Drowiness affects your ability to drive safely:

  • Makes you less able to pay attention to the road
  • Slows your reaction time if you must brake or steer suddenly
  • Affects your ability to make good decisions

According to the Sleep Foundation, drowsy driving is most likely to occur in the late afternoon when most people are naturally sleepier and between midnight and 6 am.

That’s why stopping by 3:30 pm (before late afternoon) is the safest!

>> Read Next: 7 Driving Tips You Should Know

Driving long hours can also lead to multiple health concerns including Sitting Disease. And yes, that is a real disease and a real health risk for RVers. Blame it on our sedentary lifestyle, our desk-bound working days, our computer and smartphone use, TV watching, and yes, driving long days.

The fact is, the average person these days sits—at a desk, in the car or RV, or on a couch—nearly eight hours every day, sitting, planted, not moving.

Driving Utah Scenic Byway 12 © Rex Vogel, all rights reserved

It will keep you sane (and married)

The second big problem of pushing yourself beyond 3:30 and 330 miles is you’re almost guaranteed to end up frustrated and grumpy—and fighting with your spouse or travel companions. 

If you arrive at camp late or after extensive driving, you’re exhausted and still have to set up camp. This often leads to touchy nerves, bickering, and downright fights between travel companions. That’s NOT a great way to start your camping trip. 

Adopting the 330 rule will keep you sane and it will also keep you happily married!

>> Read Next: Raise Your RV IQ with These Tips

Our road trips have been far more enjoyable ever since.

Driving Newfound Gap Road in Great Smoky Mountains National Park © Rex Vogel, all rights reserved

Alternative Guidelines

3-3-3 Rule

You may have heard of another RV rule of thumb called the 3-3-3 Rule. This rule is similar to the 330 Rule.

The 3-3-3 Rule is as follows:

  • Don’t drive more than 300 miles in a day
  • Stop by 3 pm (or stop every 3 hours, depending on who you ask)
  • Stay at a campground for a minimum of 3 days
Camping at Harvest Moon RV Park in Adairsville, Georgia © Rex Vogel, all rights reserved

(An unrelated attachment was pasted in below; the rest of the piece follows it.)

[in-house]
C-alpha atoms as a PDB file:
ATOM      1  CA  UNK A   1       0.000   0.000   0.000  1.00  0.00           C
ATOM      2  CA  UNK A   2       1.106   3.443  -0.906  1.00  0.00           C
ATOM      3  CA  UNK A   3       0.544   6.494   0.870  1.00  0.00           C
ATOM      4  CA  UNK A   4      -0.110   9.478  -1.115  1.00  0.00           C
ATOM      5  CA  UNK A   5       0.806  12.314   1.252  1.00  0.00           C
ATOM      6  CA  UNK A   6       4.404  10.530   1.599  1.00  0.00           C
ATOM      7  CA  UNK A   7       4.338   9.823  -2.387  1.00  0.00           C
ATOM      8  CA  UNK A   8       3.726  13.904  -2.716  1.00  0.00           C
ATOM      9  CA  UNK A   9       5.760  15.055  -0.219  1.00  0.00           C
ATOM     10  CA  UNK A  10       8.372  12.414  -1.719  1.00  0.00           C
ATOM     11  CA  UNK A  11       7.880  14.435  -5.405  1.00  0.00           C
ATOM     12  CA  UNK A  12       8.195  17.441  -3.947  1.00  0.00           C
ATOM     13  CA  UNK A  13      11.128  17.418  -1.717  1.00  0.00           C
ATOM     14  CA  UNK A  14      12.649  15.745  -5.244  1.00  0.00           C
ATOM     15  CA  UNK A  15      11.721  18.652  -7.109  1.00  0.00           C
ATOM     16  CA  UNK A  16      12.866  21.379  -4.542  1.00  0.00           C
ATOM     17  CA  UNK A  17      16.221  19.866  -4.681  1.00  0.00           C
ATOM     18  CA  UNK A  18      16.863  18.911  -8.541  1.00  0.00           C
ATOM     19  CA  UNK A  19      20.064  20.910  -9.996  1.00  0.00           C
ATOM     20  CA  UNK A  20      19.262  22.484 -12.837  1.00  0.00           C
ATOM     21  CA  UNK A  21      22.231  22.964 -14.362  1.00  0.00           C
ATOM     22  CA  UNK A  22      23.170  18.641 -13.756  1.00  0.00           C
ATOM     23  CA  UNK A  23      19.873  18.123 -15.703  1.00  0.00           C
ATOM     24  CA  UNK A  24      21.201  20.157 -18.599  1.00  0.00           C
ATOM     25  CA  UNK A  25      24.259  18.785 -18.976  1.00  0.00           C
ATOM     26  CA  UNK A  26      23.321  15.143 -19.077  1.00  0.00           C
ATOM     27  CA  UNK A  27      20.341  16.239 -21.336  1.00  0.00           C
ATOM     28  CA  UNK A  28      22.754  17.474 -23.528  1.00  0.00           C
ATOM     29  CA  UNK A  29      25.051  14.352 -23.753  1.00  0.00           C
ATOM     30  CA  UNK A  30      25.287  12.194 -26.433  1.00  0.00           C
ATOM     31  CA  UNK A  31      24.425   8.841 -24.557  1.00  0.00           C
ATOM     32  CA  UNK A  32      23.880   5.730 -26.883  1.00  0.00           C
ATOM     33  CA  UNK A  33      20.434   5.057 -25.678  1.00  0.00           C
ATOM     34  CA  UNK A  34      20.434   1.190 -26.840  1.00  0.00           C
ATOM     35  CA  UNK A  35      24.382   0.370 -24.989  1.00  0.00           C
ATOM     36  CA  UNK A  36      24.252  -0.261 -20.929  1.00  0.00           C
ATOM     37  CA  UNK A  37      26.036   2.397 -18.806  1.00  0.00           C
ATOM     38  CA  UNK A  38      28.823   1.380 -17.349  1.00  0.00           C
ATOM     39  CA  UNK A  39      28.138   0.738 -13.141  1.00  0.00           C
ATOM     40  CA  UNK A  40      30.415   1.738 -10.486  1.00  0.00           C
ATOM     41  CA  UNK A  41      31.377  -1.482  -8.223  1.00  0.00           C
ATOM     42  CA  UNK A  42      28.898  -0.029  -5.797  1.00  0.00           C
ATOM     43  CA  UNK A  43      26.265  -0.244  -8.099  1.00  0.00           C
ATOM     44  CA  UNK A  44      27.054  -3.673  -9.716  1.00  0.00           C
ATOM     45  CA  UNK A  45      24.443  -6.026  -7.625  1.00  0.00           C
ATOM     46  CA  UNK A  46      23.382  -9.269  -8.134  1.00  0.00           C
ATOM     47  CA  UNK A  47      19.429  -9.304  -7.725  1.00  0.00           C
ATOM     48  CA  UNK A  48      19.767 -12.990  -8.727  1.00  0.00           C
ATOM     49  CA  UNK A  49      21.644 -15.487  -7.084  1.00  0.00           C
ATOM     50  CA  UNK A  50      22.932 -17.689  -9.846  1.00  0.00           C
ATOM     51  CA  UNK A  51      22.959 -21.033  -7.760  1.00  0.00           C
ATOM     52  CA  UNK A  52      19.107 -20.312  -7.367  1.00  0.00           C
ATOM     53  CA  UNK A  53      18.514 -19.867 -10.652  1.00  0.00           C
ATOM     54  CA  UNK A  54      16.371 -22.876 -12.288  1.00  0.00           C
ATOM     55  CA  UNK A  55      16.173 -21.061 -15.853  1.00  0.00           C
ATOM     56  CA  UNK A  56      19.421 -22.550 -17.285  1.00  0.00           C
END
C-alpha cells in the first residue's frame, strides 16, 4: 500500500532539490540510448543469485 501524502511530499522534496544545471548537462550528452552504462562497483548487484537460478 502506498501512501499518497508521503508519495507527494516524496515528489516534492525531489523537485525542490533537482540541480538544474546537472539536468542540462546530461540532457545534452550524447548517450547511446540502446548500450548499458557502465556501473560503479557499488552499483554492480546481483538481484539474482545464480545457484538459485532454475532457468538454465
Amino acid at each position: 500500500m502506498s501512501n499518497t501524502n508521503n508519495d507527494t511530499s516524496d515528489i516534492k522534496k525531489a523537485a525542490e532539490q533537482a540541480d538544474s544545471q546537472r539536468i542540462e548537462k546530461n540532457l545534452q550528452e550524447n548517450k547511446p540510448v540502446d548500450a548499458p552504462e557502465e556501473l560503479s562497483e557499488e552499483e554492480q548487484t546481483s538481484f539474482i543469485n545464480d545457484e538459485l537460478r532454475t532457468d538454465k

2-2-2 Rule

The 2-2-2 Rule is similar to the 3-3-3 rule. The 2-2-2 rule is driving fewer than 200 miles, arriving at your campsite no later than 2 pm., and staying for two nights. This gives you time to drive less during the day while still allowing time to relax without having to pack up immediately the next day. If you want to stop at more places along your route, this guideline might be better for you.

4-4-4 Rule

The 4-4-4 rule is a bit different from the others in that the first three is for driving less than four hours. The rest follows suit: Arrive no later than 4 pm. and stay four nights or less. By driving less and staying in one spot longer, you may not get to all the places you want to see, but you can make the most of the destinations you do reach.

Camping in Sequoia National Park © Rex Vogel, all rights reserved

Do you follow a version of the 330 Rule? 

Whatever RV rules you choose to follow, keep in mind that they’re guidelines meant to keep RVers safe and happy. You don’t have to go everywhere and see everything. It can be tempting to try to do it all but by trimming down your expectations you might have more worthwhile experiences on the road.

Have you ever tried the 330 Rule? How did it work out for you?

Driving Utah Scenic Byway 12 © Rex Vogel, all rights reserved

To Each His Own

I won’t go as far as saying every RVer needs to abide by the 330 Rule. However, I will say that I do highly recommend it. 

>> Read Next: 10 RV Driving Tips

I know that from my own experiences (and mistakes) and from countless RVers who say the same, the 330 Rule makes traveling more enjoyable—and safer.

Worth Pondering…

Speed was high

Weather was hot

Tires were thin

X marks the spot

—Burma Shave sign